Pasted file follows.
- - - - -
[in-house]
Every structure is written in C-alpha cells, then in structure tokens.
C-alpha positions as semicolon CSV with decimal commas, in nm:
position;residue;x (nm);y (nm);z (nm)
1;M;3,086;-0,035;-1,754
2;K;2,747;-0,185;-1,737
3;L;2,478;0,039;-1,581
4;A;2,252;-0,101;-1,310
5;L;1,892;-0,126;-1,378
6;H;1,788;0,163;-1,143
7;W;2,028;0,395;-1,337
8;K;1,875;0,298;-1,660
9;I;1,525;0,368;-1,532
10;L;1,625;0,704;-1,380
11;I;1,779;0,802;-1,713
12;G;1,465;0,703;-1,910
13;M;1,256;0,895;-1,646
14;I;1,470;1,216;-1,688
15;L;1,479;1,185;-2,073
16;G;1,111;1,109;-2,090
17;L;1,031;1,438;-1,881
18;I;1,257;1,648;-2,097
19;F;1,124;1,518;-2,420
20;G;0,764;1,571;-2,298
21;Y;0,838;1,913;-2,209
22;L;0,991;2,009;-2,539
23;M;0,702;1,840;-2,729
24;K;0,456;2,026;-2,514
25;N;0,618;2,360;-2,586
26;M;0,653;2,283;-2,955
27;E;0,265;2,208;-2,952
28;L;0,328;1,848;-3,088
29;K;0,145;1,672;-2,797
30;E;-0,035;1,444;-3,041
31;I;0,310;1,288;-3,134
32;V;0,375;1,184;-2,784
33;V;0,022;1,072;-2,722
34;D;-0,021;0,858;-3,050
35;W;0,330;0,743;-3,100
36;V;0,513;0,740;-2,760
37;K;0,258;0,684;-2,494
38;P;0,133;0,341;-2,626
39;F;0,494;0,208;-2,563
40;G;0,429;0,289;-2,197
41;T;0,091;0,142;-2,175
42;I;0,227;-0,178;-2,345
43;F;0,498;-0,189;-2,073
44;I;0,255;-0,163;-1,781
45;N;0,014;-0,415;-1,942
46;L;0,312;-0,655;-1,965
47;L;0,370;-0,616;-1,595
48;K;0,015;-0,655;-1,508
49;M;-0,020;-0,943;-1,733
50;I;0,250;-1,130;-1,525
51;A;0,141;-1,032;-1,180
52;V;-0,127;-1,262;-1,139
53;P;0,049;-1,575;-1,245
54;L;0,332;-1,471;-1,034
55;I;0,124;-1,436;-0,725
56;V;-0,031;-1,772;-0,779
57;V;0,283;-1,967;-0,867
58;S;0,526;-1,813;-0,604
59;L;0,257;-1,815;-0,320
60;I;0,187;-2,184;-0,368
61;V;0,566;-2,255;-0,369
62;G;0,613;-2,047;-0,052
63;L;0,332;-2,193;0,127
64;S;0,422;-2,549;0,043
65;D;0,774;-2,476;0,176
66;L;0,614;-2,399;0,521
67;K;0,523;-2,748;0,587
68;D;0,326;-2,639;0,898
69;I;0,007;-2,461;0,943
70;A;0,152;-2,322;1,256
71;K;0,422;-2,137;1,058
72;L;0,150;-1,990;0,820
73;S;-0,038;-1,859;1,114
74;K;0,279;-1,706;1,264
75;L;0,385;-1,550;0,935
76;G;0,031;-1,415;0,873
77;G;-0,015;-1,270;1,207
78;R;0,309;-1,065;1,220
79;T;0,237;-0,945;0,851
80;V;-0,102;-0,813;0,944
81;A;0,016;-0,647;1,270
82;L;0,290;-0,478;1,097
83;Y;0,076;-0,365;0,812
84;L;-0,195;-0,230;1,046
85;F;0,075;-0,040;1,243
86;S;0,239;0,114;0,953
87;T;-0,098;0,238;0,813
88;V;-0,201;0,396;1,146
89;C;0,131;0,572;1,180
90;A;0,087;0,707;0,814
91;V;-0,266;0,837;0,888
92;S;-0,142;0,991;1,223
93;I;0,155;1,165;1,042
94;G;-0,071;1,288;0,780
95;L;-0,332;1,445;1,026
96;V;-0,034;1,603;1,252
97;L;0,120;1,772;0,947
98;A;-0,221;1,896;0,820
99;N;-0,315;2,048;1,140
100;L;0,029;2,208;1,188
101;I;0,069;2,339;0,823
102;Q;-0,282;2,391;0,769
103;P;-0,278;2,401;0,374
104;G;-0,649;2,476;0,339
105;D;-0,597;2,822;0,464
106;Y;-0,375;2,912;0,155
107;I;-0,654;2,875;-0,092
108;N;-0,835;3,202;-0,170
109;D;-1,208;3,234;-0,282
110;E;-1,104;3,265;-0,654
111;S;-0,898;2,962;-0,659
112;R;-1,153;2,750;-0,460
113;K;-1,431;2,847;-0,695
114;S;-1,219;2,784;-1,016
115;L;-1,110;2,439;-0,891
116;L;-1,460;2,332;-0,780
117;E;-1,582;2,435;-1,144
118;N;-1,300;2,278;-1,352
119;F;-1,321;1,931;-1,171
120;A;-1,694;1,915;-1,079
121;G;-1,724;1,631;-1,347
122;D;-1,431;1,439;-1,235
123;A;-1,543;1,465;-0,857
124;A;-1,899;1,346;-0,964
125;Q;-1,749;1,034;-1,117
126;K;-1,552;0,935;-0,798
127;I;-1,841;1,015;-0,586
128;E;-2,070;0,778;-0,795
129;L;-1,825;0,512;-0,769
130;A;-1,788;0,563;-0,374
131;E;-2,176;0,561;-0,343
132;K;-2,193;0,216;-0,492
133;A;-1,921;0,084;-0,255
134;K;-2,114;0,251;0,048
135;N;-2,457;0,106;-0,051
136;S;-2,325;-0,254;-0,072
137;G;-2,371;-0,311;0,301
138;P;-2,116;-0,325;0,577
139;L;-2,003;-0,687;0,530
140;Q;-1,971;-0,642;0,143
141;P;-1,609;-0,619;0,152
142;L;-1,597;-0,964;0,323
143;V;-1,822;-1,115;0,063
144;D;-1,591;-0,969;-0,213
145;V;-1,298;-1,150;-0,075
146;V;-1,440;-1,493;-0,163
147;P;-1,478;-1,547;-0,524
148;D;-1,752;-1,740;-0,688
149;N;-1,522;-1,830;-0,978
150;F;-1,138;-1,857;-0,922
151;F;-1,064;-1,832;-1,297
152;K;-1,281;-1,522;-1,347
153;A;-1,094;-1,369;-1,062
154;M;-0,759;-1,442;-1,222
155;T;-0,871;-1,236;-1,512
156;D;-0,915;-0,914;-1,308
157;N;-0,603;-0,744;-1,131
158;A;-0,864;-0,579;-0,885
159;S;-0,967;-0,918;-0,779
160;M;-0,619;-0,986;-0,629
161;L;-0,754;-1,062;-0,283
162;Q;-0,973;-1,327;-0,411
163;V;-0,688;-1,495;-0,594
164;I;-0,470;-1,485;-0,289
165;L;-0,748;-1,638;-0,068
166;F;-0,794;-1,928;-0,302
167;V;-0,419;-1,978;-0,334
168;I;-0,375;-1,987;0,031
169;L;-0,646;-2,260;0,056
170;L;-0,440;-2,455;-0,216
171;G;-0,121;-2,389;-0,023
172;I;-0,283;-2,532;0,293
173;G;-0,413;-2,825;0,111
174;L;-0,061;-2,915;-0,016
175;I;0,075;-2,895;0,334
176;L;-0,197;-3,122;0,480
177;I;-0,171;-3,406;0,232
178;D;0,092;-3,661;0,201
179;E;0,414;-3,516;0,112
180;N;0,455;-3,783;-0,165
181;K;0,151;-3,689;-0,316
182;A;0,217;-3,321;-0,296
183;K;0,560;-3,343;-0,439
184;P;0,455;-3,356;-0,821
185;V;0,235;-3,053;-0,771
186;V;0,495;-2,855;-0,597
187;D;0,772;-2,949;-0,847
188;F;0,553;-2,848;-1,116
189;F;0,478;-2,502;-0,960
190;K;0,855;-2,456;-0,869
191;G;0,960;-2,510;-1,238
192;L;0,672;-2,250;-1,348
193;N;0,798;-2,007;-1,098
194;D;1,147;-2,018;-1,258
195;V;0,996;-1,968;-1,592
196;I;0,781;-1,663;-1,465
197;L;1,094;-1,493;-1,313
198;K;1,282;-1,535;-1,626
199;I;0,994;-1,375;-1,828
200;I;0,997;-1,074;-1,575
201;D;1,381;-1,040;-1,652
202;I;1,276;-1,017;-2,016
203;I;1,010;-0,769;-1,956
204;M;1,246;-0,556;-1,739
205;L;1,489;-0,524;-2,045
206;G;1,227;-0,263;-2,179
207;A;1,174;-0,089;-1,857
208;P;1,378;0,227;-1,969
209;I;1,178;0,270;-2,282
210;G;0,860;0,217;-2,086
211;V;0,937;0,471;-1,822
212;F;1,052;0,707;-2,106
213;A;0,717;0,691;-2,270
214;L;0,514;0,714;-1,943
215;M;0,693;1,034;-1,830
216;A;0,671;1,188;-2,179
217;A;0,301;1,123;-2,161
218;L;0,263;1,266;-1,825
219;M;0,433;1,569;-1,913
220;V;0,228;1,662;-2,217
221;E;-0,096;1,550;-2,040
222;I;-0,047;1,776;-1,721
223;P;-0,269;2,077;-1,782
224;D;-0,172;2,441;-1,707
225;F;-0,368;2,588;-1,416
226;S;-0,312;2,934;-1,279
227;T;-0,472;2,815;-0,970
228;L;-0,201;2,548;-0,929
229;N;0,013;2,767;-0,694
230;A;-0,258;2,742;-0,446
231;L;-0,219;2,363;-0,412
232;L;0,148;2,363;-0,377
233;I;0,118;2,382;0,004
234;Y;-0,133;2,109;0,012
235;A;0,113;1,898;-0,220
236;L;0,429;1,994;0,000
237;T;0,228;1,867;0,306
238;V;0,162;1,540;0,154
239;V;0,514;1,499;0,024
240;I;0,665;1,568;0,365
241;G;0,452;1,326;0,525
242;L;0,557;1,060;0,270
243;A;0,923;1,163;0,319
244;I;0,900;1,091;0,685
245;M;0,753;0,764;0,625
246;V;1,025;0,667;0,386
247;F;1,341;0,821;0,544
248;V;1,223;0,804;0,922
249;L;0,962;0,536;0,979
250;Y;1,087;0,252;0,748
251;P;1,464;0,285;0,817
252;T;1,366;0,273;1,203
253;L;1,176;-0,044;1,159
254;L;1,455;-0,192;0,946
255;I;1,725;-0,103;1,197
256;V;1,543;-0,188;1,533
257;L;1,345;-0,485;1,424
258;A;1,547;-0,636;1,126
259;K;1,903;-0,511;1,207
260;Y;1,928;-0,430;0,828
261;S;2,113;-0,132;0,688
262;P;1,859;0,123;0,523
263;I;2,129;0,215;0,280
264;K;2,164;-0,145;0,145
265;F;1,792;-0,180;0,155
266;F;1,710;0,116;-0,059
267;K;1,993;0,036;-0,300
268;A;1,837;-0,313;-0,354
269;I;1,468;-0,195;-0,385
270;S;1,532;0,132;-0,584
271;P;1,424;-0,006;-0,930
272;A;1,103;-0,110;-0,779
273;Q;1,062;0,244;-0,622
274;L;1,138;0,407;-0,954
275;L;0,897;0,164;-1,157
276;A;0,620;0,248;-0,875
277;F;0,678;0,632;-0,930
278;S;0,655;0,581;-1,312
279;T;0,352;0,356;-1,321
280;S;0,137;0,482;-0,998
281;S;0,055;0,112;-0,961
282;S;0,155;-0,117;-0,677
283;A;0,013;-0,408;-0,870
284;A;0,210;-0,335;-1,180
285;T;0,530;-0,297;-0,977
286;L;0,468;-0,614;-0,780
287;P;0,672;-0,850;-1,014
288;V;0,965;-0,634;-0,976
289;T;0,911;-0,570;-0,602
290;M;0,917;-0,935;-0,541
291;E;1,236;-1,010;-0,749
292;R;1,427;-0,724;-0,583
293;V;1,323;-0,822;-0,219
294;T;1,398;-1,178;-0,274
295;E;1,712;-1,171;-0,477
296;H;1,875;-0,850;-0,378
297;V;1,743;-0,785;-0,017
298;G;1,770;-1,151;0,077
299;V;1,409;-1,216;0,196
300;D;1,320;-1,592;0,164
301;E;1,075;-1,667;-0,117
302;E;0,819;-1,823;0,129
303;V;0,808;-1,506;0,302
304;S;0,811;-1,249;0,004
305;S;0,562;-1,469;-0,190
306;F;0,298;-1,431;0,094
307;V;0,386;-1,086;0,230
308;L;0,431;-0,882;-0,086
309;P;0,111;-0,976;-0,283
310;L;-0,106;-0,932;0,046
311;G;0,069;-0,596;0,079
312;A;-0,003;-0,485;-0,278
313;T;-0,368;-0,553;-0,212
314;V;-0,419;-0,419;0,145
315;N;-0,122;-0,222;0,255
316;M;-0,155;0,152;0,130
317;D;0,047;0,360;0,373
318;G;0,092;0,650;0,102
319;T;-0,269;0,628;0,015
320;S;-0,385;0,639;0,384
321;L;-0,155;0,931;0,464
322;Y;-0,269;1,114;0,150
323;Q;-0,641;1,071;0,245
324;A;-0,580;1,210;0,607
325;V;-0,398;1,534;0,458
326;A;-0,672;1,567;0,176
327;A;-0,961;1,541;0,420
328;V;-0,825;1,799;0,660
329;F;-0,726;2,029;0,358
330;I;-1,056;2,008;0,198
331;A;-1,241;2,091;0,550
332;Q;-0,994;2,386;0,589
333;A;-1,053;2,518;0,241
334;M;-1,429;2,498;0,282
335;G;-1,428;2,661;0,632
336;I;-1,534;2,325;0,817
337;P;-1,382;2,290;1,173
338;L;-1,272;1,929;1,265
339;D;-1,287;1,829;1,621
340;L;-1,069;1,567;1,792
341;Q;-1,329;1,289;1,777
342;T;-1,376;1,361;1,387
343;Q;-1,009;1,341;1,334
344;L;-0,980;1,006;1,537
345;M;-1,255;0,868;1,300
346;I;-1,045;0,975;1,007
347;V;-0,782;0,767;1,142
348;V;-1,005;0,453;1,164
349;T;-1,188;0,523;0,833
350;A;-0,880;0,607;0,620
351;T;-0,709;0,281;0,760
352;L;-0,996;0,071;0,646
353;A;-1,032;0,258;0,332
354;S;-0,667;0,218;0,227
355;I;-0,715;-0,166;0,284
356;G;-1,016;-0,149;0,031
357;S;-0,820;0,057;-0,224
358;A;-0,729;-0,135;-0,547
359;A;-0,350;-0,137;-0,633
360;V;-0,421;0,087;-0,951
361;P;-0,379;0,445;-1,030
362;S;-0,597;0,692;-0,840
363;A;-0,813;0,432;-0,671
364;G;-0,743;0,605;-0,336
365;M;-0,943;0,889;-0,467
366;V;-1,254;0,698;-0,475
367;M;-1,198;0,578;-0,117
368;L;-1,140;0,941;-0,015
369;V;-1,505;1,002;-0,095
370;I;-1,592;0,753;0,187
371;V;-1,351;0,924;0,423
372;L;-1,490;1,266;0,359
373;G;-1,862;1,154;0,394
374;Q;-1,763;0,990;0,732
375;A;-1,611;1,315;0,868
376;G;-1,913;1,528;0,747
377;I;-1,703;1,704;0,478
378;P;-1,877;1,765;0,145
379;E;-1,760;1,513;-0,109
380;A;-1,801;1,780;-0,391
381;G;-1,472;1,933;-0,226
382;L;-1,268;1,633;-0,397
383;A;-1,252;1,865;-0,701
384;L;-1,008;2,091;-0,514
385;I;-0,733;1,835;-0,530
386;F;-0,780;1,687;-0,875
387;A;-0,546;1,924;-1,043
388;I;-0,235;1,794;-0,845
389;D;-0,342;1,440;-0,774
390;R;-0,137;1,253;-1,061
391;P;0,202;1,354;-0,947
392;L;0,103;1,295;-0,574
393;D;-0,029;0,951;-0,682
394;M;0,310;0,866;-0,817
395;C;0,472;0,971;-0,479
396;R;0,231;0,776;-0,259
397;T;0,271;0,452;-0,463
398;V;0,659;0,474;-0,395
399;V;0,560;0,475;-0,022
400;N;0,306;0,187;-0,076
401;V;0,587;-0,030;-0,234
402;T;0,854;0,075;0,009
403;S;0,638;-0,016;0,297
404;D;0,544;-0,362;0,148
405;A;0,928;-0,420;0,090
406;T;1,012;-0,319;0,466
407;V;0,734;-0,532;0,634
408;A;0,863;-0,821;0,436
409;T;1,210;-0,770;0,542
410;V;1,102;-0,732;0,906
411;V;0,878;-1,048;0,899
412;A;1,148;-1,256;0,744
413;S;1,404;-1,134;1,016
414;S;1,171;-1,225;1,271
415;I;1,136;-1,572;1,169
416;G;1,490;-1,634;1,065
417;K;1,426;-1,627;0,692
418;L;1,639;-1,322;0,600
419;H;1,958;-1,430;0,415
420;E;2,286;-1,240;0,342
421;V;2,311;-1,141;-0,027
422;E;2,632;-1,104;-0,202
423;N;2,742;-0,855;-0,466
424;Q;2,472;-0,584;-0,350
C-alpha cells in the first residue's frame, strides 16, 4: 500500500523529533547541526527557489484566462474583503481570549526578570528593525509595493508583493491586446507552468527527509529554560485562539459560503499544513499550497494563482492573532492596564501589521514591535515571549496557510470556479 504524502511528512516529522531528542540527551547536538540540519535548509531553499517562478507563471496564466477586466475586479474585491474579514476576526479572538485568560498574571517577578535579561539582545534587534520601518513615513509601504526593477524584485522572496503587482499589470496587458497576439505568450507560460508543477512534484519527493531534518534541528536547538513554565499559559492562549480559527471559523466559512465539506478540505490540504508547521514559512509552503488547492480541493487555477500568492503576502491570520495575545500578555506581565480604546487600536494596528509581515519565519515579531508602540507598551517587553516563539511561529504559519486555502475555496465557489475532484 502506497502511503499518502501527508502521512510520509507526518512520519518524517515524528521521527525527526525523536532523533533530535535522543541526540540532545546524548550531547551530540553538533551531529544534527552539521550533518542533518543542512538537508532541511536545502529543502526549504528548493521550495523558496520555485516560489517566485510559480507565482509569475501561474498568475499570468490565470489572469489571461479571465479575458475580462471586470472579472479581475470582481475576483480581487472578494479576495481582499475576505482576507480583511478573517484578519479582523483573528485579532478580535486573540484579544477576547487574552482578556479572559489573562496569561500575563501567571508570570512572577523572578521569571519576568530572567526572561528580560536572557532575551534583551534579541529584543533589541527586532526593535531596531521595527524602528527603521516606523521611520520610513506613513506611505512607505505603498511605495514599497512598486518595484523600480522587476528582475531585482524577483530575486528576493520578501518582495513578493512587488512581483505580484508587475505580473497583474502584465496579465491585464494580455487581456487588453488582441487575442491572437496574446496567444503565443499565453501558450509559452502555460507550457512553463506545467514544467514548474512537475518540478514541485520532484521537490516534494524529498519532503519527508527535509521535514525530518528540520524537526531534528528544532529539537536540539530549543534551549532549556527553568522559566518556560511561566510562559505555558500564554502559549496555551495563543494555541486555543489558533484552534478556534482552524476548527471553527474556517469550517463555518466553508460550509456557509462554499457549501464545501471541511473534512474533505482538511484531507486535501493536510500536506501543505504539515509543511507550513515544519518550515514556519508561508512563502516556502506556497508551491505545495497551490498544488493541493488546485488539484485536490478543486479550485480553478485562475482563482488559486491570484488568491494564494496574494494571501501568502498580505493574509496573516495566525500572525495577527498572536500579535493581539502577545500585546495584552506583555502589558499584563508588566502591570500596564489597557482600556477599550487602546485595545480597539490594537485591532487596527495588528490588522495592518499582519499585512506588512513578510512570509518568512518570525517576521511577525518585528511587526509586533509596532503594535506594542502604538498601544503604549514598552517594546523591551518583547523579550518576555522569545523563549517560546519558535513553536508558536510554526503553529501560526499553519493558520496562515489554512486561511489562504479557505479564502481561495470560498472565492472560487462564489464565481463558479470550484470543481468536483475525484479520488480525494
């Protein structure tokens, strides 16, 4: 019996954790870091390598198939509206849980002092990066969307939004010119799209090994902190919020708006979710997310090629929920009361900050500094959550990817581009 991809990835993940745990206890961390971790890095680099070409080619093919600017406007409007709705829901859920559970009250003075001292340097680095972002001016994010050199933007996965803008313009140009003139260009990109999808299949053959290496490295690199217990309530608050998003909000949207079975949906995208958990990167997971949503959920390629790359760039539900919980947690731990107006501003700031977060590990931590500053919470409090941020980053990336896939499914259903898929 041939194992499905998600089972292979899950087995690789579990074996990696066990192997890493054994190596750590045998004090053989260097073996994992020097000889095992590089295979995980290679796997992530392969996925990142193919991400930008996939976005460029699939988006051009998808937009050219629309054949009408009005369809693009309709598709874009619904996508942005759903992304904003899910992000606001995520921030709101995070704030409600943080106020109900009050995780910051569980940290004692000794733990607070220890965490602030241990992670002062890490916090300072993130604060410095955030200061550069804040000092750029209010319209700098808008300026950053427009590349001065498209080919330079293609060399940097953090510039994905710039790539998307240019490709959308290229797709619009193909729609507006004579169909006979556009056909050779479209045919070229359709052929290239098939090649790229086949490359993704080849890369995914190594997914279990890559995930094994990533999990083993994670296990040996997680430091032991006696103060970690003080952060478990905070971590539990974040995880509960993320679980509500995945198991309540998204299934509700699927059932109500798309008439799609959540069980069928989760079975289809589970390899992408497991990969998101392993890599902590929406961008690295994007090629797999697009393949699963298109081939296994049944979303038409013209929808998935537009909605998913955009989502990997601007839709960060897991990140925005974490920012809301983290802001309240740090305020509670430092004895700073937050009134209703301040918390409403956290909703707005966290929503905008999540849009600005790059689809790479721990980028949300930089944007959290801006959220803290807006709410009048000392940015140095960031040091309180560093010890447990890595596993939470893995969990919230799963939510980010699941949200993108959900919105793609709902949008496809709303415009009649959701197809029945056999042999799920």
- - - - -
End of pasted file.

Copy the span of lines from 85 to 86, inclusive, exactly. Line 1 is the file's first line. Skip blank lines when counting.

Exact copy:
81;A;0,016;-0,647;1,270
82;L;0,290;-0,478;1,097